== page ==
Tragedy turns our hope to shalom

Calvin College Chimes, September 21, 2001
Put no faith in “national security.” Hope only for the coming restoration of shalom. Do not wonder if you will ever feel safe walking around in this world again. Rejoice that you will peacefully walk around in the next one forever. Do not regret the shattering of American confidence.  Lament the devouring of human life. 

In times of earth-shattering destruction, we are urged not only to weep, but to consider our destiny as, in the words of our leaders, “a civilized people.”  Directly or indirectly, we are led to reflect on the narrative of our nation, a people progressing towards prosperity and prestige. With attacks on our monuments to money and might, we are to believe our destiny has been challenged and must now be imagined anew.

What is less bold and plain to us is that American destiny and Christian destiny often diverge. America’s strong, steady march towards its own perfection through technology, medicine, and wealth, its own triumph over the evil it defines (four months ago, the U.S. gave money to the Taliban), is a different path from the Christian duty to suffer, to stick out, and to hope solely for the New City. 

American Christians at times confuse their dual identities, mistaking one destiny for the other. Years ago we first called the nation in which we reside “a city upon a hill.” Our Congress gathered on the Capitol steps last week to sing “God Bless America,” a song that has always born the expectation of unique divine response.  Our president, our broadcasters, our fellow citizens, challenging the notion that America is awash in religious pluralism, talk openly of prayer. Yes, we have a civil religion.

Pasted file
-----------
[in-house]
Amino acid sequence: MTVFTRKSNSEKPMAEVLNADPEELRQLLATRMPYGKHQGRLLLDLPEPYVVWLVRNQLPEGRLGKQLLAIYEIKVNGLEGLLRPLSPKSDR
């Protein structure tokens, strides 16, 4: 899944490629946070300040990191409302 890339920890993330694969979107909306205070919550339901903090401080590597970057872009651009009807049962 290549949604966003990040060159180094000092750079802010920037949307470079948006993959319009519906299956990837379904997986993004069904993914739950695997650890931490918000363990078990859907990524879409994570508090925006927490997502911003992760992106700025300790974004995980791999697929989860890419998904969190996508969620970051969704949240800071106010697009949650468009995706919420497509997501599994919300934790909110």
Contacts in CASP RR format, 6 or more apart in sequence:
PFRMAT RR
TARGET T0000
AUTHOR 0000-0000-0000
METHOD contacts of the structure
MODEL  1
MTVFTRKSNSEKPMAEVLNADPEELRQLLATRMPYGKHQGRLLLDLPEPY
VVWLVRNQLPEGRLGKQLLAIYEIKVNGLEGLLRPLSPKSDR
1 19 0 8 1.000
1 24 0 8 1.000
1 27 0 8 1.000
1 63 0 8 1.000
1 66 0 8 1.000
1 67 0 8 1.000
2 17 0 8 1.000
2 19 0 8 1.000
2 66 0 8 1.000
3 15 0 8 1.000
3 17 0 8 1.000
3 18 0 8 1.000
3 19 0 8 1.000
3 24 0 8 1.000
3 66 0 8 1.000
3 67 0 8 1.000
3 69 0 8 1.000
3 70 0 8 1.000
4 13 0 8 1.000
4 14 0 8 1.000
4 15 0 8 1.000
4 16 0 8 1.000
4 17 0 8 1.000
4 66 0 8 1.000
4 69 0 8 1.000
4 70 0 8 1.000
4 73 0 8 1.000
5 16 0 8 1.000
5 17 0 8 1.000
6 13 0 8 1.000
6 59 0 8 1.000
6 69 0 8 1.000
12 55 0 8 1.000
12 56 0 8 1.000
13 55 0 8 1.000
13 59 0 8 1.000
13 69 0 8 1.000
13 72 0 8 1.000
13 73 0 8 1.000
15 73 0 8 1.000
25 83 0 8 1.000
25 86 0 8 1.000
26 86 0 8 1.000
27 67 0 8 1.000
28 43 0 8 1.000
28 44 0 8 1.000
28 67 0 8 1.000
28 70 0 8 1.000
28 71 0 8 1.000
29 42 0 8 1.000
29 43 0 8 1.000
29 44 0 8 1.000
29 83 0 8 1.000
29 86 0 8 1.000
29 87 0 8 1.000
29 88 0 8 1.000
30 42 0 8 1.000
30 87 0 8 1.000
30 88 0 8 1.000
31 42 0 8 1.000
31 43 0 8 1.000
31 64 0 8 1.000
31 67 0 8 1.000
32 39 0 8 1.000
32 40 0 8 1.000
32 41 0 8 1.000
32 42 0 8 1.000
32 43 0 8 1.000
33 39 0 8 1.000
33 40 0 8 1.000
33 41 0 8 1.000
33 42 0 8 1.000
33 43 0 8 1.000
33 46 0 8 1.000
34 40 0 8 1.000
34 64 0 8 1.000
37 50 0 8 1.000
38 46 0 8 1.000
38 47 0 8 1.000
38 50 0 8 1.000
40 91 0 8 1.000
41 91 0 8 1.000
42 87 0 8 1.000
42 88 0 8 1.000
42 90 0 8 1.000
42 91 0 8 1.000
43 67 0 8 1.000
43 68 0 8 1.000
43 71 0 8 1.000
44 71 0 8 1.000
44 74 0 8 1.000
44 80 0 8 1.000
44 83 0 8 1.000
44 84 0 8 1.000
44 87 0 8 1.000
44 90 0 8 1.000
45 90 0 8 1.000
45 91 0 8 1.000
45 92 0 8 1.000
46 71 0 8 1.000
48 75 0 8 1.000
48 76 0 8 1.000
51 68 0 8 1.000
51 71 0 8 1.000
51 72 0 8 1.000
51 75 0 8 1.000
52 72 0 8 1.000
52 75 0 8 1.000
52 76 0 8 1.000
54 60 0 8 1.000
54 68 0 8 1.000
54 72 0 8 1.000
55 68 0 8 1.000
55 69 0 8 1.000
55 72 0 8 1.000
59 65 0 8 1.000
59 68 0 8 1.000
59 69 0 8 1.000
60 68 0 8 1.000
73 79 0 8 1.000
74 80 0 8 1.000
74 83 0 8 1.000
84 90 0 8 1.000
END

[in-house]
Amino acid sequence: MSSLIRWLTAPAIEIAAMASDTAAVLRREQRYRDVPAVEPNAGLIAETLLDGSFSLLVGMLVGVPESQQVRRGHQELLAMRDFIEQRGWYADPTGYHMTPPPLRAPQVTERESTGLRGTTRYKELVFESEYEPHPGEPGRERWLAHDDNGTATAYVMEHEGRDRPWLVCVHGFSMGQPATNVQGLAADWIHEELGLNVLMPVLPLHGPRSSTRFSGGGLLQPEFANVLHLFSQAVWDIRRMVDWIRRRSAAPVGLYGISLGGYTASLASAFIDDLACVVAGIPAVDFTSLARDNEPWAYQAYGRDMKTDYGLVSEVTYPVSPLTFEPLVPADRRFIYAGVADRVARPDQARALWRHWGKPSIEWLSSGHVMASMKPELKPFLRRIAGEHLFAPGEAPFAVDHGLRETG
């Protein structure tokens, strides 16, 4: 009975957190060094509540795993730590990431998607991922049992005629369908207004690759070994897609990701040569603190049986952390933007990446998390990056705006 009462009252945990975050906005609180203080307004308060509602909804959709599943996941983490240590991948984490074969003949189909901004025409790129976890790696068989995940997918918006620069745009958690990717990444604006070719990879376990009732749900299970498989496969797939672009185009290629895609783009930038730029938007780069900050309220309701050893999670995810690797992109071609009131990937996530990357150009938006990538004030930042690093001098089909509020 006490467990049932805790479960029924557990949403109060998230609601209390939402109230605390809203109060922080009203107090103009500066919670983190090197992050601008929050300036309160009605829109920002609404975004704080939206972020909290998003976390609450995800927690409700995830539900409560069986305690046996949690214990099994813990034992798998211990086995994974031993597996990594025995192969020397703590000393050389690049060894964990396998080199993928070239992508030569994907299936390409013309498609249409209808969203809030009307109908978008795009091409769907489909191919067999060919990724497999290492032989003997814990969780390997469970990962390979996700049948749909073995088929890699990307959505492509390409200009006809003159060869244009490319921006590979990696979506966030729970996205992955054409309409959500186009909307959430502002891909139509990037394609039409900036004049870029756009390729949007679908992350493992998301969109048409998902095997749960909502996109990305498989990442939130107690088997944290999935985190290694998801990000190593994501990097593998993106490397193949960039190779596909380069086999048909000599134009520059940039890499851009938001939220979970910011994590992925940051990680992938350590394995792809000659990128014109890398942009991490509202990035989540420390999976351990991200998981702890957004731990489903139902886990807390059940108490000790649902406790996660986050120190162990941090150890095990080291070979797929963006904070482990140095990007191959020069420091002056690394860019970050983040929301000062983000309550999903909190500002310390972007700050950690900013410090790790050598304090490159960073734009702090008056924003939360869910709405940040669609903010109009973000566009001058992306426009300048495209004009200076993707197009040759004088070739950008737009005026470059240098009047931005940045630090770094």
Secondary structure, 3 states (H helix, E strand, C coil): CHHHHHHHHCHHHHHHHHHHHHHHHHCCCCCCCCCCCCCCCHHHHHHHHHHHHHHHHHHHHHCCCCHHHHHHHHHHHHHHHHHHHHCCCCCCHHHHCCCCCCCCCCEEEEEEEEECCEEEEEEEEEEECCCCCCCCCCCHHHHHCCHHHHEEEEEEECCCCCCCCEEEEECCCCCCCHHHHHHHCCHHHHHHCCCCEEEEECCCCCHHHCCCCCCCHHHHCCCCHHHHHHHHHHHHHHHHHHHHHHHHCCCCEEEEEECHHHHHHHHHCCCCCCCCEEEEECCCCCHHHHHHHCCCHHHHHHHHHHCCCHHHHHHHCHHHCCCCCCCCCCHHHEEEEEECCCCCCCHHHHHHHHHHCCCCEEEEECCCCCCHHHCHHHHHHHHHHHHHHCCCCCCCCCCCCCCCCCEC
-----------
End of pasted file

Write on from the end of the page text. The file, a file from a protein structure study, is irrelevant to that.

The problem is not our nation’s heartfelt spiritual anguish and outreach, but its subsequent triumphalism, that distracts Christians from our destiny of eternal shalom in another City.  Becoming self-righteous in our vengeance, declaring nothing less than a war of “good” against “evil,” recommitting to our march toward perfection and prosperity, we commit the sin of trying to create our own heaven on our continent, an eternal peace in the present.

Were the World Trade Center twin towers in some ways temples of our pride, flirtations with neglect of the story of the Tower of Babel?  Make no mistake: no one deserved to die, and that is the tragedy, the agony.  But it is sobering to note that our civil religion usually has its limits; Americans have never built a 110-story church.  From our infancy, when a few colonial settlers sailed for religious freedom and the rest for economic opportunity, we have been one nation, under Commerce. 

Commerce is not a holy master, and cannot be a refuge, a perfecter of shalom, no matter its façade. I remember sitting this summer by the beautiful fountain in the plaza between the World Trade Center twin towers and looking up, following the sleek, steel columns as they climbed into the sky. I distinctly remember thinking to myself, almost in a half-whisper, as I sat with mouth jarred agape, that these buildings would stand for centuries.